Thursday, 27 November 2014

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Historic Trial Opens for Aging Khmer Rouge Leaders

From left to right: Nuon Chea, former Khmer Rouge's chief ideologist and the No. 2 leader, Ieng Sary, former Khmer Rouge foreign minister, and Khieu Samphan,f ormer Khmer Rouge head of state, during a trial for former Khmer Rouge top leaders, in Phnom Pen
From left to right: Nuon Chea, former Khmer Rouge's chief ideologist and the No. 2 leader, Ieng Sary, former Khmer Rouge foreign minister, and Khieu Samphan,f ormer Khmer Rouge head of state, during a trial for former Khmer Rouge top leaders, in Phnom Pen
ReportersVOA Khmer

The UN-backed tribunal opened a landmark case against three Khmer Rouge leaders in Phnom Penh on Monday, with prosecution claiming the former communists were involved in a criminal policy that led to mass atrocities.

The widely welcomed proceedings marked the first substantial hearing for the three leaders, Nuon Chea, 85, the chief ideologue of the regime; Khieu Samphan, 80, its nominal leader; and Ieng Sary, 86, its foreign minister, whose case took four years to investigate and bring to trial.

Most of Monday’s hearing was given over to the prosecution’s opening statements, which accused the three men of war crimes, crimes against humanity, genocide and other crimes related to one of the 20th Century’s worst atrocities.

“As senior leaders of the Communist Party, Nuon Chea, Ieng Sary and Khieu Samphan conceived to implement a criminal policy that enslaved the entire nation, pulled to their deaths 2 million people and subjected the remainder of the Cambodian people to conditions of the utmost degradation of humanity,” Cambodian prosecutor Chea Leang told Trial Chamber judges.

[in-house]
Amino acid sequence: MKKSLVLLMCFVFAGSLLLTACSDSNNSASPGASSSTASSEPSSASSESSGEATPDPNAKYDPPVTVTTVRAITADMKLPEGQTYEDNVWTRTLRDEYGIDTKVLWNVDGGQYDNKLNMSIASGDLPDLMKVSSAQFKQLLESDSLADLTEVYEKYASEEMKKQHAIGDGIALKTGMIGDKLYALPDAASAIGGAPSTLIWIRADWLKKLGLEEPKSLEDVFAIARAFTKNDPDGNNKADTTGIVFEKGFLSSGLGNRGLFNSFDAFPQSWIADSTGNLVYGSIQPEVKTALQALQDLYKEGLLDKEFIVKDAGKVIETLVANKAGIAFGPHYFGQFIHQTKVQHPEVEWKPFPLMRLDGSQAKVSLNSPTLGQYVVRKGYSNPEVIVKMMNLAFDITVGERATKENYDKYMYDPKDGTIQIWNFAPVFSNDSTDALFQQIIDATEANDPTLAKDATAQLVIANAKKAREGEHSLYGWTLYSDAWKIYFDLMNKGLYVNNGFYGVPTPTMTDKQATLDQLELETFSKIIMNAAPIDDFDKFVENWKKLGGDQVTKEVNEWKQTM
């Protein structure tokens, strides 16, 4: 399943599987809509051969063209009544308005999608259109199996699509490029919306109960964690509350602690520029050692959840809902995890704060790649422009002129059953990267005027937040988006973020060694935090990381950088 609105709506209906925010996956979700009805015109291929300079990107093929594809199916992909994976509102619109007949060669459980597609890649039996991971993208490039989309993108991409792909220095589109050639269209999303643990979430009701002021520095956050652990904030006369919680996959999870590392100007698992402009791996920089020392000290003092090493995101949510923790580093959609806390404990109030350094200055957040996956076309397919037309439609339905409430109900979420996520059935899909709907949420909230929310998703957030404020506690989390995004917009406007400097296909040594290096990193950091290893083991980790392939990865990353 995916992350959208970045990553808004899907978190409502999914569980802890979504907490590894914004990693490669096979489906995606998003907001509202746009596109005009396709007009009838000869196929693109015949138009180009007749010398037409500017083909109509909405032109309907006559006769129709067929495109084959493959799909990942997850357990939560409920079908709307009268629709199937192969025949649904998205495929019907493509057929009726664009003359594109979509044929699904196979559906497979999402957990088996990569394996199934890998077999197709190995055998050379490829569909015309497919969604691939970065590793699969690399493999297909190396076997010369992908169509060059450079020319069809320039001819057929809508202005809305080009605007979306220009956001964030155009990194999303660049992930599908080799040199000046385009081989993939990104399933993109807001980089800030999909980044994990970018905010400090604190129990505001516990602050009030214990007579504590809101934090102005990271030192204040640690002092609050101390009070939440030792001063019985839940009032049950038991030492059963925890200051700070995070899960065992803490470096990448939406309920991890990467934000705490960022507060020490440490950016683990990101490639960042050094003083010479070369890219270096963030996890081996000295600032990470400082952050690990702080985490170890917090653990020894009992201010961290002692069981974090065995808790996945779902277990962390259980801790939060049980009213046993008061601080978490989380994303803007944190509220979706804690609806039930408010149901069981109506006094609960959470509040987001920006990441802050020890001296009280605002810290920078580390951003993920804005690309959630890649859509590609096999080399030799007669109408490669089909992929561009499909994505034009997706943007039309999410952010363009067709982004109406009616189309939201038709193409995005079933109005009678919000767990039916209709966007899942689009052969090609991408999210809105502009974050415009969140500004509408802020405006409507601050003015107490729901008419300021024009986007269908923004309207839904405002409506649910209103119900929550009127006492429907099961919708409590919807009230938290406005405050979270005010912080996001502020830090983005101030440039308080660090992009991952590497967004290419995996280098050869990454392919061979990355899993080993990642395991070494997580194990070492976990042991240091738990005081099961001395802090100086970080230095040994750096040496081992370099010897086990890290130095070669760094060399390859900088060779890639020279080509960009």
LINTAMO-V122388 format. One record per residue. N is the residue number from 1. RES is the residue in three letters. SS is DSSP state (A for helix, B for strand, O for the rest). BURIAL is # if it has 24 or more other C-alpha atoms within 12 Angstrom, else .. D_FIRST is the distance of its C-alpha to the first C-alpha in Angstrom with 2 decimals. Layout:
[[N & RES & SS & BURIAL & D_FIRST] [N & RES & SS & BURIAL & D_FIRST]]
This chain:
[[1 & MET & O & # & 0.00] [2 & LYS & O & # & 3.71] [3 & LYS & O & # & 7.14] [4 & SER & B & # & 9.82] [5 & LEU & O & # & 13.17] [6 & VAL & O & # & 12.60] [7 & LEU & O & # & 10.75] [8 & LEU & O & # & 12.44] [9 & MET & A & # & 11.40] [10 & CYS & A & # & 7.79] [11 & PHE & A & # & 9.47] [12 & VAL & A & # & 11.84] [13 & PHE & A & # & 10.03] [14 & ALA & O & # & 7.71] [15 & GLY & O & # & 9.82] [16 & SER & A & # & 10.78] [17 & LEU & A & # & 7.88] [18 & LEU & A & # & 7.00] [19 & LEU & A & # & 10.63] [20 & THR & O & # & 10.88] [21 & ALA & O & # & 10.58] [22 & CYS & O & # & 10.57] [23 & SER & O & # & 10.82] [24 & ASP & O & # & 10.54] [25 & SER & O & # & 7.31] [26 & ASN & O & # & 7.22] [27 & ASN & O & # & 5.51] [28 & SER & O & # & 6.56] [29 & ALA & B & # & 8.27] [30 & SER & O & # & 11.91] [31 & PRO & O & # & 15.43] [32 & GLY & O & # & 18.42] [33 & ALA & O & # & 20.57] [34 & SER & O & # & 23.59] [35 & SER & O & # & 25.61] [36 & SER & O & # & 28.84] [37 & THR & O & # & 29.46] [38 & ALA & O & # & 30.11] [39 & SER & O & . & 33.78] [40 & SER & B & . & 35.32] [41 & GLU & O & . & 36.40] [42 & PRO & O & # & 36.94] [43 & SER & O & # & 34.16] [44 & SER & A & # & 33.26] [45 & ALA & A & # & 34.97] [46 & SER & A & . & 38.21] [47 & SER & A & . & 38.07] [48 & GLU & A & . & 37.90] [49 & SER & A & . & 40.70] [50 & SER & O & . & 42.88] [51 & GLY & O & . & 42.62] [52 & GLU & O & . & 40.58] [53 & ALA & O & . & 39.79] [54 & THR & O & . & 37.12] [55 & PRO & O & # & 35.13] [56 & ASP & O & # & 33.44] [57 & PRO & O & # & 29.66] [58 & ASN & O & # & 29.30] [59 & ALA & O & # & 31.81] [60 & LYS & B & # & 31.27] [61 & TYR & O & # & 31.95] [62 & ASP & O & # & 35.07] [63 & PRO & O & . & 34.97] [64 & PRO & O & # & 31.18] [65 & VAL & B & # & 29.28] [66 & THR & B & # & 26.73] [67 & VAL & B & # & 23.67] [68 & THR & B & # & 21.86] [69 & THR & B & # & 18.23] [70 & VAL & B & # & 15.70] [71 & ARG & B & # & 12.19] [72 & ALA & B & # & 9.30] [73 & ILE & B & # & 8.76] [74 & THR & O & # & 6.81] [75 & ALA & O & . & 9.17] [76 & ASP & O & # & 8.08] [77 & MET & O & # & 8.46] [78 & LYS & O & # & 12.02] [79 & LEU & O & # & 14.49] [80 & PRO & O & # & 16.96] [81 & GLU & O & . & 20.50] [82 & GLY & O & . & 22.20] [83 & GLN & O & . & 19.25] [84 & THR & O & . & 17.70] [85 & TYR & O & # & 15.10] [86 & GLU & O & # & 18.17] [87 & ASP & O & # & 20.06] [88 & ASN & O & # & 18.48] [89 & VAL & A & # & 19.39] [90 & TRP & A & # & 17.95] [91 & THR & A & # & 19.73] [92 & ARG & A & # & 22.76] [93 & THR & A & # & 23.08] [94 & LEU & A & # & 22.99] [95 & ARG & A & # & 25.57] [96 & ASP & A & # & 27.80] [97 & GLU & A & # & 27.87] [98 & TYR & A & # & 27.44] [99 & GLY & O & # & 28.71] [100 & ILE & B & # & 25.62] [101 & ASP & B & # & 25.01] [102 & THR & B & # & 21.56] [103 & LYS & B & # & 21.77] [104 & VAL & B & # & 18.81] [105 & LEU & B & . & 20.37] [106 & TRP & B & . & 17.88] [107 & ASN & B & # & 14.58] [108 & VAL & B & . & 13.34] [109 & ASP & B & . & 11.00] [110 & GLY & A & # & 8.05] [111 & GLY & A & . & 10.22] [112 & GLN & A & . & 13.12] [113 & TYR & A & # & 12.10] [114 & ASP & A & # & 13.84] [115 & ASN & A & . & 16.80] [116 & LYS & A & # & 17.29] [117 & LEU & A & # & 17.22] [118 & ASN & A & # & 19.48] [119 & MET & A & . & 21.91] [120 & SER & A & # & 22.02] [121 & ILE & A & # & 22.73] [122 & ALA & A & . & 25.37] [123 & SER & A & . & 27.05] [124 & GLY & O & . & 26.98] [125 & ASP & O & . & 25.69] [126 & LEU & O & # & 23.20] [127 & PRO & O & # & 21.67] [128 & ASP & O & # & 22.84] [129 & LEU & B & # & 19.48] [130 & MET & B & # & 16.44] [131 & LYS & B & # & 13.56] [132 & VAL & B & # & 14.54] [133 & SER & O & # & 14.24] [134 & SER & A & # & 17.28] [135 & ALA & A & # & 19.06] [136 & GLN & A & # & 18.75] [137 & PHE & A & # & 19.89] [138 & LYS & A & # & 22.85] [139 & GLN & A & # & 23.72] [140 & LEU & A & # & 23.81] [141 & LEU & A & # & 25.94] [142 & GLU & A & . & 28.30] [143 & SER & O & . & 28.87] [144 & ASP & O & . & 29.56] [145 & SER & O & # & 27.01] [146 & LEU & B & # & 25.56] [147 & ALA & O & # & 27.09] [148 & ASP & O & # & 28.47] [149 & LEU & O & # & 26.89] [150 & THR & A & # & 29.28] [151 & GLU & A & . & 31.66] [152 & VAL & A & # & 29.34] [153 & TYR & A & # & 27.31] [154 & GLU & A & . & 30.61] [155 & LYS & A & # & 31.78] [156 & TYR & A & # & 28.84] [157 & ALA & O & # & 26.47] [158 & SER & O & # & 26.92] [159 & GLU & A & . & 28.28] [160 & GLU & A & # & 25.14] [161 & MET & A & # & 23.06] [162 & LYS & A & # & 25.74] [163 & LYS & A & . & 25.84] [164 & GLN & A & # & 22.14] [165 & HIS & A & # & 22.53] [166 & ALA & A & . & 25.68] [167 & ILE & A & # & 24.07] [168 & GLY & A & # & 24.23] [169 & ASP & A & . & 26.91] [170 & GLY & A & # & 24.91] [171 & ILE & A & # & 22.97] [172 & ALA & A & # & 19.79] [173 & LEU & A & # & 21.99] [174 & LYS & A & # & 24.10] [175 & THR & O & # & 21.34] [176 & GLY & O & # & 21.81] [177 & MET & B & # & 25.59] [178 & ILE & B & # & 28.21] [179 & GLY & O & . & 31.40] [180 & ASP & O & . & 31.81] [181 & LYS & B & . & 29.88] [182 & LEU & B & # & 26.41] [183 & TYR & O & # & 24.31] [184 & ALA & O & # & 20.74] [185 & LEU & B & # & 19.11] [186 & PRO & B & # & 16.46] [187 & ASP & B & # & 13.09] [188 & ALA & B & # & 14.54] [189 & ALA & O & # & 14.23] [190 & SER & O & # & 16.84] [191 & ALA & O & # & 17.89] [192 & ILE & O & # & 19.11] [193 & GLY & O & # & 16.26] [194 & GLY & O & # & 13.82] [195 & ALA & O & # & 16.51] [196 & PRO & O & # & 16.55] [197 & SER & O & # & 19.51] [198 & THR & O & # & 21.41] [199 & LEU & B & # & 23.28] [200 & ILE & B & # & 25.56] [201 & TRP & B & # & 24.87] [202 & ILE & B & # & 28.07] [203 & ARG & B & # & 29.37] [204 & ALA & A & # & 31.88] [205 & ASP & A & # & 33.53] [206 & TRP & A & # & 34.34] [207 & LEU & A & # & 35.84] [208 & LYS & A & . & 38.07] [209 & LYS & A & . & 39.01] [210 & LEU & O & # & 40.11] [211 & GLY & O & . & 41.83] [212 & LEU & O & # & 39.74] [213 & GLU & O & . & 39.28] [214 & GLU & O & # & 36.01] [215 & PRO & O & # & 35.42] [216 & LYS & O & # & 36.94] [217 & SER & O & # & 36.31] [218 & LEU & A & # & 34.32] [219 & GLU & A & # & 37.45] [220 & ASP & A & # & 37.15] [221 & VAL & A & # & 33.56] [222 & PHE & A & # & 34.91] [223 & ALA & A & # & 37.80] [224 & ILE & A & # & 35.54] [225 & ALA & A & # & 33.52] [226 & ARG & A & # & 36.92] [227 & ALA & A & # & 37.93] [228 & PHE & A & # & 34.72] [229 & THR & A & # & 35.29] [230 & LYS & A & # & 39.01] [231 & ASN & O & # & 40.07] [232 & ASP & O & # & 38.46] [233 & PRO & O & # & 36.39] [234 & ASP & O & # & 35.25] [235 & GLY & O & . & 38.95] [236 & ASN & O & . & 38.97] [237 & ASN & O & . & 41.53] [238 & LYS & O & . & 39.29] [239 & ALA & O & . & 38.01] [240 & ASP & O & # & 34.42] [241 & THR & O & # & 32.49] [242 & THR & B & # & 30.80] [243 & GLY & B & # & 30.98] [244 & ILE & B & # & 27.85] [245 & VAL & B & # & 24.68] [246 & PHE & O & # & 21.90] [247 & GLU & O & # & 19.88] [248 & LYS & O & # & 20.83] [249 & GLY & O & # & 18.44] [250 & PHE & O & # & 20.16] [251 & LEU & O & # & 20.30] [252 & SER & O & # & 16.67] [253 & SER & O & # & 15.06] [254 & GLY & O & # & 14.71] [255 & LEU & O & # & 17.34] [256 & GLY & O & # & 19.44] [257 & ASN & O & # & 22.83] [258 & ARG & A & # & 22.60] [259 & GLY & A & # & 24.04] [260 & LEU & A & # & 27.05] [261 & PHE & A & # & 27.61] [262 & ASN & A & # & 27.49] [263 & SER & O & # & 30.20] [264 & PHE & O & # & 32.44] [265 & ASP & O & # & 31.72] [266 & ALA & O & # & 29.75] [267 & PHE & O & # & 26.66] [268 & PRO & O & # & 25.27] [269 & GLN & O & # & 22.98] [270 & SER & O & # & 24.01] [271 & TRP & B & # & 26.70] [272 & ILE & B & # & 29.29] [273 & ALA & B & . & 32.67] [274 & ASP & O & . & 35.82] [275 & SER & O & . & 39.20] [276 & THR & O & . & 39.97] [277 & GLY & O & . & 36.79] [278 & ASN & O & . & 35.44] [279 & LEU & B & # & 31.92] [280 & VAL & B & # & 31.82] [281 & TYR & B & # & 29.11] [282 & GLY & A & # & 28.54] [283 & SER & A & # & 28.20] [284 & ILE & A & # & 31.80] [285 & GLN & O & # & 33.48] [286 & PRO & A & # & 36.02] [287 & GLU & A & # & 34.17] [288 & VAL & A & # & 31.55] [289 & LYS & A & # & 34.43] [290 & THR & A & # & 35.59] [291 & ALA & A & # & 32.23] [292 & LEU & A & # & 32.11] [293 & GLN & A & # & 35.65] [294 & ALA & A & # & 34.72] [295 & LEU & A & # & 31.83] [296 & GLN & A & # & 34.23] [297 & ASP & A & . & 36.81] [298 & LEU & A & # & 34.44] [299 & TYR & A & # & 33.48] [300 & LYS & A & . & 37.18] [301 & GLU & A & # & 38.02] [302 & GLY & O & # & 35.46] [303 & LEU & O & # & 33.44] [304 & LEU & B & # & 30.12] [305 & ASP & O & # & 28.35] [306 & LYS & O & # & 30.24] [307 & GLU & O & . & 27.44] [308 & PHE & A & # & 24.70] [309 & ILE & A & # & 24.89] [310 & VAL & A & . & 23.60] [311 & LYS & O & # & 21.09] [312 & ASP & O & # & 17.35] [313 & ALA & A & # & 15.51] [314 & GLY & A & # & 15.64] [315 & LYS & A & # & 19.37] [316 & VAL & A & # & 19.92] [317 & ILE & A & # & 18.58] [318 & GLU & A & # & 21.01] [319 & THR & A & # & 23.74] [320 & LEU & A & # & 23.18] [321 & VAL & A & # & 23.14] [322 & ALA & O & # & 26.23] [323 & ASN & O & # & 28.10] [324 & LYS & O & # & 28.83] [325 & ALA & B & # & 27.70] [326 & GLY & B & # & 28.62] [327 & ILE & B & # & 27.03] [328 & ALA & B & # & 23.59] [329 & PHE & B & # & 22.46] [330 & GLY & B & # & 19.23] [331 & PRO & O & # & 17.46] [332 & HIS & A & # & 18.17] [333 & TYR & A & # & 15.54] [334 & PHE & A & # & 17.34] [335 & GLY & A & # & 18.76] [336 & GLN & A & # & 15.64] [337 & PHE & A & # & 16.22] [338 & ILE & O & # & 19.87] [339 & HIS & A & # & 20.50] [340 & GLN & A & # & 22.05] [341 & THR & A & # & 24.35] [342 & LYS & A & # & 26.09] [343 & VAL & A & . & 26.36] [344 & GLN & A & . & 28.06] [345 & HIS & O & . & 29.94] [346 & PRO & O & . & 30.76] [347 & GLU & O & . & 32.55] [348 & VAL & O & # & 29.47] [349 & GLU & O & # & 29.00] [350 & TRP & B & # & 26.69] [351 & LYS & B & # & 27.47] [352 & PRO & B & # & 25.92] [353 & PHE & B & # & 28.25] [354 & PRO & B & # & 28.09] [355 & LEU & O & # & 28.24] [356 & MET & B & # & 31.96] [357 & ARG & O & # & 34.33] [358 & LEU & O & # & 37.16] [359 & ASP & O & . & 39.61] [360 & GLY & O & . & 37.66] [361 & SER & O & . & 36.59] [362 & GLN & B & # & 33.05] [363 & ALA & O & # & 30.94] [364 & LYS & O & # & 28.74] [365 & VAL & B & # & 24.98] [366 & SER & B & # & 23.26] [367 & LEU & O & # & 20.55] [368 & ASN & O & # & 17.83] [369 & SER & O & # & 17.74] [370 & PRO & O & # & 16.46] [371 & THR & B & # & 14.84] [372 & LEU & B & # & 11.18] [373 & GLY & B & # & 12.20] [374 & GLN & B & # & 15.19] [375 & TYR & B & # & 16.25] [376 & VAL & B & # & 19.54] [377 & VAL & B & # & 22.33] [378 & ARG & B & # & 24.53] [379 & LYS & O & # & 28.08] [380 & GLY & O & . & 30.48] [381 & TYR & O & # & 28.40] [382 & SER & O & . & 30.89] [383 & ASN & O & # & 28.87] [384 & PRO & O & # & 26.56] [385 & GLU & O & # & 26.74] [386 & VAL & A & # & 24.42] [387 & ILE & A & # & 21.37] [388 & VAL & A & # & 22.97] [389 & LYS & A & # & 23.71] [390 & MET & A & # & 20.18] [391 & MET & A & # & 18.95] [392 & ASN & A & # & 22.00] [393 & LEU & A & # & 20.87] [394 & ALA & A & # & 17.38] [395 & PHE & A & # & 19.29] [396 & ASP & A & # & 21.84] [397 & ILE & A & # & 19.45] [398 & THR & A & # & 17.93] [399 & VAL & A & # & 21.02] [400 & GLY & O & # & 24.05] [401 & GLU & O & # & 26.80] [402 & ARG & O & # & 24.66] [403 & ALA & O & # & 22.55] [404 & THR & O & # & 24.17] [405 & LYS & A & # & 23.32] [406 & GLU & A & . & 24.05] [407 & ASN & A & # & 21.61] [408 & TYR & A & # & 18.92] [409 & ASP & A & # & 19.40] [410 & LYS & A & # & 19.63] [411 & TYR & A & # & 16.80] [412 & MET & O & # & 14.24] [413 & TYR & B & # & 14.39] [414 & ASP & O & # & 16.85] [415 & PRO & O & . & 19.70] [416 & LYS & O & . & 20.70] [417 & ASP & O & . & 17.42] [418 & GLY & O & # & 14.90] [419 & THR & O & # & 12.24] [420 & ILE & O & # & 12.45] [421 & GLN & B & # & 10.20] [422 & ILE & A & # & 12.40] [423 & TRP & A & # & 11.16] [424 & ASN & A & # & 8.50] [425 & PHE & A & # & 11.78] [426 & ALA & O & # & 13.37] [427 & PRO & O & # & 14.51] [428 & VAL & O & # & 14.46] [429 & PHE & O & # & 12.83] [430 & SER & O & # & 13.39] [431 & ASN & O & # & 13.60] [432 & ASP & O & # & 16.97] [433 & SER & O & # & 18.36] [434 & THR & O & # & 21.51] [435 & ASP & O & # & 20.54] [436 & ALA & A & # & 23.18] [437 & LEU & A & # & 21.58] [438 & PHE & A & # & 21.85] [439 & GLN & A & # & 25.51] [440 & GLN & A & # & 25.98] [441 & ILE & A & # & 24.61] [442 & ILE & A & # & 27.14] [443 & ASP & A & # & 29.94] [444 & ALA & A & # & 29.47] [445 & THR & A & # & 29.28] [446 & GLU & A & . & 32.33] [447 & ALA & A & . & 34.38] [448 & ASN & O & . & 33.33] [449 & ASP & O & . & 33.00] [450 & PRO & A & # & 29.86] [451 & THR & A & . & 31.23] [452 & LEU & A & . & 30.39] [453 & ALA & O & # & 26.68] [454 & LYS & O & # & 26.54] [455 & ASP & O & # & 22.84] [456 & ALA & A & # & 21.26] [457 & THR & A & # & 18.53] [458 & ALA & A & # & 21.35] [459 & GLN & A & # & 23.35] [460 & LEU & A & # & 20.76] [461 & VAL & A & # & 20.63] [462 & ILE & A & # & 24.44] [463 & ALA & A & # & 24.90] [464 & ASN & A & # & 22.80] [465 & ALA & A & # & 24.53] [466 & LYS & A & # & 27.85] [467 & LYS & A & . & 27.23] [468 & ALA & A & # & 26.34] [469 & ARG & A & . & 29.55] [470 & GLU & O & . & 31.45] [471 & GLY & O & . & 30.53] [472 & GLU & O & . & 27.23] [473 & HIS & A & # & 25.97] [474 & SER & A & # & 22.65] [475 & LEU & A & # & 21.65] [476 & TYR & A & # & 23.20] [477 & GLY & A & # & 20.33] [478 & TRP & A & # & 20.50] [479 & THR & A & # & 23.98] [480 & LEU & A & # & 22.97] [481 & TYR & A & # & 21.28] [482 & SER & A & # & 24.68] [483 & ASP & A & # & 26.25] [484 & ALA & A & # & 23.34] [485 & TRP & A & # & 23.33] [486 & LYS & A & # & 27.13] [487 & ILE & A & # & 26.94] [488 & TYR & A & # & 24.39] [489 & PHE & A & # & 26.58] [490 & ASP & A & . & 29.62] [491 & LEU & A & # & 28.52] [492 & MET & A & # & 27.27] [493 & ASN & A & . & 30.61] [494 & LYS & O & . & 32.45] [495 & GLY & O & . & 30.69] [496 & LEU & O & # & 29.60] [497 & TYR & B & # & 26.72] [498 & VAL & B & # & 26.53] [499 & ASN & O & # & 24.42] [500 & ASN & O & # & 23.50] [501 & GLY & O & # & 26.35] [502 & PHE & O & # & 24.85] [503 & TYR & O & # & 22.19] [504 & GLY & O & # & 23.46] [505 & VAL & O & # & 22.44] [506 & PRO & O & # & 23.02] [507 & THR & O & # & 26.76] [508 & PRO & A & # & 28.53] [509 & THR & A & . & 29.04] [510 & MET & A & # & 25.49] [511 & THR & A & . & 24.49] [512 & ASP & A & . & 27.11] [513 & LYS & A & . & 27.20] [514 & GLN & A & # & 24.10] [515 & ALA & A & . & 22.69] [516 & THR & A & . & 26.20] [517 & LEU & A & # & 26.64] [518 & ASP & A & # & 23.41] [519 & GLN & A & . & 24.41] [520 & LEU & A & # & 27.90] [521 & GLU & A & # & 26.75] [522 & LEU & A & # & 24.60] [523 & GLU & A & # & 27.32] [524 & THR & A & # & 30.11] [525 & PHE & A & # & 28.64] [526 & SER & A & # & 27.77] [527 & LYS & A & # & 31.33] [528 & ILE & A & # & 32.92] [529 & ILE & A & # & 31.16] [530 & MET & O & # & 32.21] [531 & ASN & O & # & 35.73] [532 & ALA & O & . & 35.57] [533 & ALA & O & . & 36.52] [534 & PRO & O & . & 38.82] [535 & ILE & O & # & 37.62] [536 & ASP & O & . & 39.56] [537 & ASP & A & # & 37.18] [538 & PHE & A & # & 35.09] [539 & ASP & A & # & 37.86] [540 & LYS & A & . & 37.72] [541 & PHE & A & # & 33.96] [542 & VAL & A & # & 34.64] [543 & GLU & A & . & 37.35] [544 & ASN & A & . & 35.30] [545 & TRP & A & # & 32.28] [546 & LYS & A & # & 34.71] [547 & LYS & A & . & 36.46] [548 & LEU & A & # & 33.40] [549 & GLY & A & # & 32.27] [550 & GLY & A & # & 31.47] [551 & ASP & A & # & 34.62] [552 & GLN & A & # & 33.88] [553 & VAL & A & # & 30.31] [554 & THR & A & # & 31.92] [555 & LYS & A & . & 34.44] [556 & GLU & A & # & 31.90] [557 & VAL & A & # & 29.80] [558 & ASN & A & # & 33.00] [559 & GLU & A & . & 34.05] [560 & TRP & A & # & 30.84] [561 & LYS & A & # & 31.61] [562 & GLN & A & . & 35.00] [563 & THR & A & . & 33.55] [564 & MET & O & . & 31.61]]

Their crimes, she said, were a “general and systemic attack against the Cambodian people.”

“More than 200 security centers were put to work, where several thousand people were detained, tortured and executed,” she said. “The number of victims ranged from 1.7 million to 2.2 million. For that reason, they must be responsible for the penalties of every crime.”

A brief portion of the hearing was given over to the defense teams of each suspect, who called for the resignation of international judge Sylvia Carwright and for the disclosure of information from meetings between her and the international prosecutor, Andrew Cayley, that they have claimed were improper.

Long Panhavuth, a court monitor for the Cambodia Justice Initiative, called the prosecution’s opening statement a “meaningful beginning.”

“The real trial has started,” said tribunal spokesman Neth Peaktra.

Monday’s hearing opened what is expected to be a long and complicated trial, putting the regime’s three senior-most leaders before a complex, hybrid court that took years to establish. All three leaders, who are aging or infirm, have been in detention since 2007.

A fourth leader, the former social affairs minister, Ieng Thirith, was excluded from the trial last week on mental health grounds. She remains in detention, pending an appeal from the prosecution of her release order.

Nevertheless, many Cambodians at the court and in the capital expressed hopes that the trial would bring some measure of justice, more than 30 years after the brutal regime came to power.

Va Limhoan, a 55-year-old woman from Kampong Cham province who was present at the court, said she had lost 48 relatives to the Khmer Rouge.

“They killed my brother at a grave,” she said. “And in 1975, they pushed us to the grave, but I am lucky to be alive.”

Khem Vathy, 52, from Kampong Speu province, said she had been waiting for the day she would see the leaders on trial.

“If they sit near me, I will hit them with my shoes,” she said. “On Earth, no one is crueler than they.”

However, in a reminder that the leaders still have some support, Phy Poun, 64, a former messenger of Ieng Sary, told reporters at the court he was against the trial. “Ieng Sary is gentle,” he said, “and I never saw him killing his own people.”

Beyond the court, people of Phnom Penh also welcomed the beginning of the long-awaited trial.

“I want the court to sentence them to a lifetime in prison for what they did,” said Say Bunthoeun, a 45-year-old musician whose parents and brothers died under the regime.

But it remains an open question how the trial might fully bring justice to a nation that still feels deeply the impact of the three years and eight months the Khmer Rouge were in power.

“The former senior Khmer Rouge leaders must openly confess the policy of killing,” said Om Khaung, 81, who survived 22 relatives. “I will give no pardon to them. They must be jailed for a lifetime, to avoid genocides in the future.”

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